Thursday, April 3, 2008

"Over-Parenting" - and bad Mothering......


"They f--k you up your mum and dad, they may not mean to but they do," wrote the English poet Philip Larkin.

My friend Barb’s mid-20’s daughter proclaimed the other day that her friends all describe their childhoods as “over-parented”. I know my kids would also maintain that they had been "over-parented". Ironically, my friend Barb and I, and probably almost everyone our ages would all agree that when we were children, we were “under-parented”. I like to think that the reason I participated so eagerly in my childrens’ lives was because I thought that with a bit (ok, maybe more than a bit) of participation, their lives could be easier, happier and more well-adjusted than mine.

Now there is a new book to make mothers feel even more guilty – The Mother Factor: How Your Mother’s Emotional Legacy Impacts Your Life by Stephan Poulter.

Poulter establishes five mothering styles: the Perfectionist, the Unpredictable, the Best Friend, the Me First and the Complete Mother. The Perfectionist, for example, one of the more common parental types, is controlling, fearful, and anxious that her child succeed. She has an all-consuming desire to keep up appearances. Her children will have internalized some of her anxiety and may find it difficult to commit to relationships (no one is ever good enough), although professionally, they may be driven, highly productive people. "In the United States and Canada, a lot of mothers want their children to succeed so badly that they are over-involved," states Poulter. "Their self-esteem is so wrapped up in the child's success that their kids are afraid to fail." Because I’m a professed over-parenter, does that mean I’m a Perfectionist? (children of mine, if you are reading this, don’t answer that question).

The other types of Mothers described are equally as contemptible – and it is only if I can be a Complete Mother that I might feel better about all the damage I have inflicted. The Complete Mother is the best type of mother. I’m pretty sure I’m in this category (children of mine, if you are reading this, don’t comment on this statement) These paragons of motherhood strike a balance between mothering and smothering, loyalty and criticism, nurturing and overprotection: these are the mothers who just seem to get it. The bad news? There are only 10 per cent of children lucky enough to have a Complete Mother, says Poulter - 10 per cent.........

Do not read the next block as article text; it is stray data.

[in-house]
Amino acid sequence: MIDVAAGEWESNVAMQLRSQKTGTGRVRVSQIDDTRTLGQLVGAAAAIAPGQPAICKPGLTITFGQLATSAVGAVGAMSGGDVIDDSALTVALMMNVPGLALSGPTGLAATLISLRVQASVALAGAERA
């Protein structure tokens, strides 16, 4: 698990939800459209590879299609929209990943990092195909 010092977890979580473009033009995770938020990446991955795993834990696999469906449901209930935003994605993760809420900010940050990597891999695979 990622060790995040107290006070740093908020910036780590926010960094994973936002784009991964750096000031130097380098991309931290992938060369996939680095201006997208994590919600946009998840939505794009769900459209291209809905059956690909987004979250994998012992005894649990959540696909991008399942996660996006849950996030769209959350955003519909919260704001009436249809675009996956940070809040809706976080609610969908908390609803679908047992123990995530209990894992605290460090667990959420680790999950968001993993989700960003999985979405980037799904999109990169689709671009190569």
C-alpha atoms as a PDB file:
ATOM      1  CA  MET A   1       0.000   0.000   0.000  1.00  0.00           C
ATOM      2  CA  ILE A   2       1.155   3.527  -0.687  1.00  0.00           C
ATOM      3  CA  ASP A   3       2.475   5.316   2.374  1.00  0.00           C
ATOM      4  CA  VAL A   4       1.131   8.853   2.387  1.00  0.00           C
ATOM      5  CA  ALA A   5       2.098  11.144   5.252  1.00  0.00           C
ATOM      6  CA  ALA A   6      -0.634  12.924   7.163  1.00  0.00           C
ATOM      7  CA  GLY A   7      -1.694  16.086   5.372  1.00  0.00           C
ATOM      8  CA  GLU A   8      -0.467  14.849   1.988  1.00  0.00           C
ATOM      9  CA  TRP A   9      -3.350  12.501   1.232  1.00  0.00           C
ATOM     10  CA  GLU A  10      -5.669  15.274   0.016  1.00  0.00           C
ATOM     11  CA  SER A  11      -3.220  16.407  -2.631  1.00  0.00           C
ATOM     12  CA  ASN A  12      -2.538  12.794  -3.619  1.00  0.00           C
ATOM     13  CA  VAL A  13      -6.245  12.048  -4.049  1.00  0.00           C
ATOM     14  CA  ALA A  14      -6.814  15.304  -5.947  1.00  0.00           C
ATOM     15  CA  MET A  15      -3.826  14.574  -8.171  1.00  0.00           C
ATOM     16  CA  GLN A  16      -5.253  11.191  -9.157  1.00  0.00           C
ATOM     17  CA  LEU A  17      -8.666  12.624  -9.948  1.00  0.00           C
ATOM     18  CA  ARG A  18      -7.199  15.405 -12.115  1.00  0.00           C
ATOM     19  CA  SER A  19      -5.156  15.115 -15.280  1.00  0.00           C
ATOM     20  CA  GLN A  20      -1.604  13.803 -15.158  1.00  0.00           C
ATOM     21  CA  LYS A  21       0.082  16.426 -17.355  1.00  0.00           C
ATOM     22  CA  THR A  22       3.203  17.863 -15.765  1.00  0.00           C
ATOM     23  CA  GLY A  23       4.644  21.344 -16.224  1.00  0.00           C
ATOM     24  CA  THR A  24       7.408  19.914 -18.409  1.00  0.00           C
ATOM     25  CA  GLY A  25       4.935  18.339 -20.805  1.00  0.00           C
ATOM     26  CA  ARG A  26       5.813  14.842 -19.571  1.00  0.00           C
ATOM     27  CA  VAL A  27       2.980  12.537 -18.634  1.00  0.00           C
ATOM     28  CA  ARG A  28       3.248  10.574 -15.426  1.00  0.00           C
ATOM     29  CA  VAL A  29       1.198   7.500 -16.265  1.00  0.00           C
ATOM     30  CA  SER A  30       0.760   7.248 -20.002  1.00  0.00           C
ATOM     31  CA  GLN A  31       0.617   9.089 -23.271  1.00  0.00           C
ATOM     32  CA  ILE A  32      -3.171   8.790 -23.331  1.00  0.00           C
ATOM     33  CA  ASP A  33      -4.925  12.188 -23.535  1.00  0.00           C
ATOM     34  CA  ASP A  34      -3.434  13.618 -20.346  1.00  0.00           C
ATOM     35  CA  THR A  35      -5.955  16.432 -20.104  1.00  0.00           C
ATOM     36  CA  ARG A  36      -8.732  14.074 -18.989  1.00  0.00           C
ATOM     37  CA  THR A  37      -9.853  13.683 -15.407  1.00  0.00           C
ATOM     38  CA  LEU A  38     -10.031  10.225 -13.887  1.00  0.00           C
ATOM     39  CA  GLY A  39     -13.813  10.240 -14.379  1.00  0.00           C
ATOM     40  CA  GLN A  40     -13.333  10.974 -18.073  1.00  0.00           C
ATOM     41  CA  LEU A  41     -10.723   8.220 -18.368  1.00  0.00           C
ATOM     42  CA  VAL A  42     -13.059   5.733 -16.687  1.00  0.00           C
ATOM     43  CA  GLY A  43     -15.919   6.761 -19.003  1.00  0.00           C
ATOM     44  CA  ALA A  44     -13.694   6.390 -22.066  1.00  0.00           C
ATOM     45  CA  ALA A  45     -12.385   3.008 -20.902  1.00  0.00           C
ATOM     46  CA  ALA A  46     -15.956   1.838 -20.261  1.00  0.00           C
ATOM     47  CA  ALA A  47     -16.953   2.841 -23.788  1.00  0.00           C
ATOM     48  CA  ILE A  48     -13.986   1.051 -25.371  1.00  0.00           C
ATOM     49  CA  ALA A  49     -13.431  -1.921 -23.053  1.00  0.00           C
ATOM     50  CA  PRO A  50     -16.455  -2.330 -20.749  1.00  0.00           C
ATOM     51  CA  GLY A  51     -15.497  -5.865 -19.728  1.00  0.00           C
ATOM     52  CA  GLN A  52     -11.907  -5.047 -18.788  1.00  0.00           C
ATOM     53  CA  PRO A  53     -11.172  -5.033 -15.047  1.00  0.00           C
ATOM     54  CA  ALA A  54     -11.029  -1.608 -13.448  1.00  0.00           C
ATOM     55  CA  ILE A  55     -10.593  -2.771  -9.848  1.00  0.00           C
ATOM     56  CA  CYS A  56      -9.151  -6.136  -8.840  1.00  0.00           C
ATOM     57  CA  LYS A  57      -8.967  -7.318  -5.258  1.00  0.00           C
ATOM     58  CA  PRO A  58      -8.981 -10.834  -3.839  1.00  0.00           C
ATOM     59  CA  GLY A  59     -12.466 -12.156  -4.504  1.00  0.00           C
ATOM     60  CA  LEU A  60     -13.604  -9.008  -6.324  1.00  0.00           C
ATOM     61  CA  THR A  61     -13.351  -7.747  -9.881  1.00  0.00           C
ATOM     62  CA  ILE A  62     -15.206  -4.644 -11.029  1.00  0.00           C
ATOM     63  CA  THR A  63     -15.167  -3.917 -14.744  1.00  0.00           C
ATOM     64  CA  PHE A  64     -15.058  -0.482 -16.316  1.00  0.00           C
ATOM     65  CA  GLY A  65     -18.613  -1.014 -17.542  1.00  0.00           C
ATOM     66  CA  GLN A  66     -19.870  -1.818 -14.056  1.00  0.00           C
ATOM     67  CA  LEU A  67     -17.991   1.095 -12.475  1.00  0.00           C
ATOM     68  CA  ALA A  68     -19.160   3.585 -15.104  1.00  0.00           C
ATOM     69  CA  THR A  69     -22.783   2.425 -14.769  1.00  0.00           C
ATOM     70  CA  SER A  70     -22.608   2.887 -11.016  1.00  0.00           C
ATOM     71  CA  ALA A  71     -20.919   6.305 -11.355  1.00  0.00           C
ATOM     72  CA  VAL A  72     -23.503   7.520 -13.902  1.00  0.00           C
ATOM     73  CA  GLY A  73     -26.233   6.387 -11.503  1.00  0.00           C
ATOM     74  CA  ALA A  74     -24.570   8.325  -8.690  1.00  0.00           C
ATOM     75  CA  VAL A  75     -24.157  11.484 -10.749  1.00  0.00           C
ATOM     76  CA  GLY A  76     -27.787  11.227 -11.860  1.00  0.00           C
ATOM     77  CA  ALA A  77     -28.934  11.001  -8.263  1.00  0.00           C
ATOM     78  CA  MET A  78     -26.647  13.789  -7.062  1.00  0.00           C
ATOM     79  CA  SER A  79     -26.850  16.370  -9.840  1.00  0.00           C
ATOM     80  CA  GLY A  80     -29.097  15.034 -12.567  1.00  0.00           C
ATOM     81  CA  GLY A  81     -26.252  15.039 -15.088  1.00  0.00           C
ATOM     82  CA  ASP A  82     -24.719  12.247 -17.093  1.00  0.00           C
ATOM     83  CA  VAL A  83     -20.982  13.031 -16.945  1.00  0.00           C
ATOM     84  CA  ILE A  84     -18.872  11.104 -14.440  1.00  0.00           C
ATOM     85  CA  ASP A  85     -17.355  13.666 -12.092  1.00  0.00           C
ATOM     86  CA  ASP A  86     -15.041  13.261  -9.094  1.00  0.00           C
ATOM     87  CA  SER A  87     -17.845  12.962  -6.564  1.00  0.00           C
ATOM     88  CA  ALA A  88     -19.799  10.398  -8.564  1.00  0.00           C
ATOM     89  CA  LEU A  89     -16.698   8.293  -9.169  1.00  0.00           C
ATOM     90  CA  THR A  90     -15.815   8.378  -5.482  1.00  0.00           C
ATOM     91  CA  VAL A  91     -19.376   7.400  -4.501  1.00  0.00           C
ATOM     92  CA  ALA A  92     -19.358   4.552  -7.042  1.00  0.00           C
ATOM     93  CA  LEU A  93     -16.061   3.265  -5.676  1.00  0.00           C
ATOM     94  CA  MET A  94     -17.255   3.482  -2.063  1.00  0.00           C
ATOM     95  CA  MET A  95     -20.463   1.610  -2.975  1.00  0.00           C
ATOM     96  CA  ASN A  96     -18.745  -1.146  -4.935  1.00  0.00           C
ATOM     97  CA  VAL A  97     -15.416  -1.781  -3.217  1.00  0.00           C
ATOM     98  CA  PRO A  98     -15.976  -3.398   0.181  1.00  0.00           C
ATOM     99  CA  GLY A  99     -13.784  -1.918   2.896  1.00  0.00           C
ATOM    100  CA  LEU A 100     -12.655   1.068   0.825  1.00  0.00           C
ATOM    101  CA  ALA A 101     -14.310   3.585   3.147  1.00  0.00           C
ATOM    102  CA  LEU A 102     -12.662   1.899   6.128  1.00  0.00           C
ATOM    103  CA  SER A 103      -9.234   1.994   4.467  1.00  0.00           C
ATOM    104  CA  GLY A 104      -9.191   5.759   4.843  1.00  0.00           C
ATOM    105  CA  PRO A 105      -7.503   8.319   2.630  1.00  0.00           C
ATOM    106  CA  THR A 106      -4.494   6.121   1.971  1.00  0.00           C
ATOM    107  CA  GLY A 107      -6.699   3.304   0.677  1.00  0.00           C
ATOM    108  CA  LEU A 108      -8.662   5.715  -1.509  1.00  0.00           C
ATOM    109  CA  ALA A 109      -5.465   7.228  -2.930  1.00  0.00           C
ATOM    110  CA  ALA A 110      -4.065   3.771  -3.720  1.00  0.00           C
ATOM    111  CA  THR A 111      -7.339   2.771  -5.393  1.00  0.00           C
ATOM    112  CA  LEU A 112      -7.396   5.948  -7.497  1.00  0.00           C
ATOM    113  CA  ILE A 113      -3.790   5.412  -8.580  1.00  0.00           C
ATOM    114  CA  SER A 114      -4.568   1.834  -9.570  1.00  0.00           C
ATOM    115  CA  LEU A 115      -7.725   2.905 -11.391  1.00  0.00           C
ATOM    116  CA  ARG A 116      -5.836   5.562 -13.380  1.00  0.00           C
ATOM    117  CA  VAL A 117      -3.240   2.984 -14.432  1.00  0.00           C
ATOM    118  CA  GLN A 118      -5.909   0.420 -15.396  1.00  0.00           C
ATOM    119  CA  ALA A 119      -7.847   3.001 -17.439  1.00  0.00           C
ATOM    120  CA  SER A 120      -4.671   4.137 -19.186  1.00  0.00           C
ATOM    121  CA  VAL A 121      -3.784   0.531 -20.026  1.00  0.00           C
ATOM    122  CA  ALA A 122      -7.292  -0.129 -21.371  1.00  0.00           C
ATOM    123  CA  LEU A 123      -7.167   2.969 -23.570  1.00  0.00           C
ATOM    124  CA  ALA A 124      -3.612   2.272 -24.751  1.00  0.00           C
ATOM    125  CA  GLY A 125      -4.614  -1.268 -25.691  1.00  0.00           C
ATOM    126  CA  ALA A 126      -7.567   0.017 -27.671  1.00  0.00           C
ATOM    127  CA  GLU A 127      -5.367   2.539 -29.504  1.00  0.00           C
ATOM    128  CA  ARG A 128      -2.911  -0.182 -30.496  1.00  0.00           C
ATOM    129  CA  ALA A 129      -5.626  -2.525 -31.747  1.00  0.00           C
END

I'm wondering whether our "over-parented” children will “under-parent” their own progeny.........

3 comments:

Wendy said...

I'm wondering whether Poulter had anything to say about the fathers in our children's lives, or did he just focus his guilt-ray on mothers?

Anonymous said...

I am so tired right now (probably from over-mothering)but this Poulter really pisses me off.

Anything anybody would say against him would surely sound defensive and it is too thorny any issue to tackle this late at night.

Anyway, I like the sound of this other Wendy. Tomorrow, and its attendant over-mothering chores, will be here before I know it.

Wendy

Anonymous said...

Mothers seem the focus of all ills. Fathers can just blissfully float around the edges of the relationships and do not receive the same doses of guilt.

What we all must remember is that our parents reacted to their situations and they certainly came from a time of challenges. Depending on the age, they experienced the Great Depression, WWII and then the social reaction of the 50's. Their expectations were also different because they did not come from a time of so many possibilities. Many of the parents that I knew were Eastern European and had not had the opportunity to attend post-secondary institutions. What we take for granted was not part of peoples' expectations at the time.
We are products of our families but also the social and historical experiences.
None of us are perfect and we hope to do our best.
You are all great parents and because children often want what others have, there is going to be a certain amount of questioning about how good our childhoods were.
Enjoy your children and parents and accept what is, no point in worrying about the past.
Nora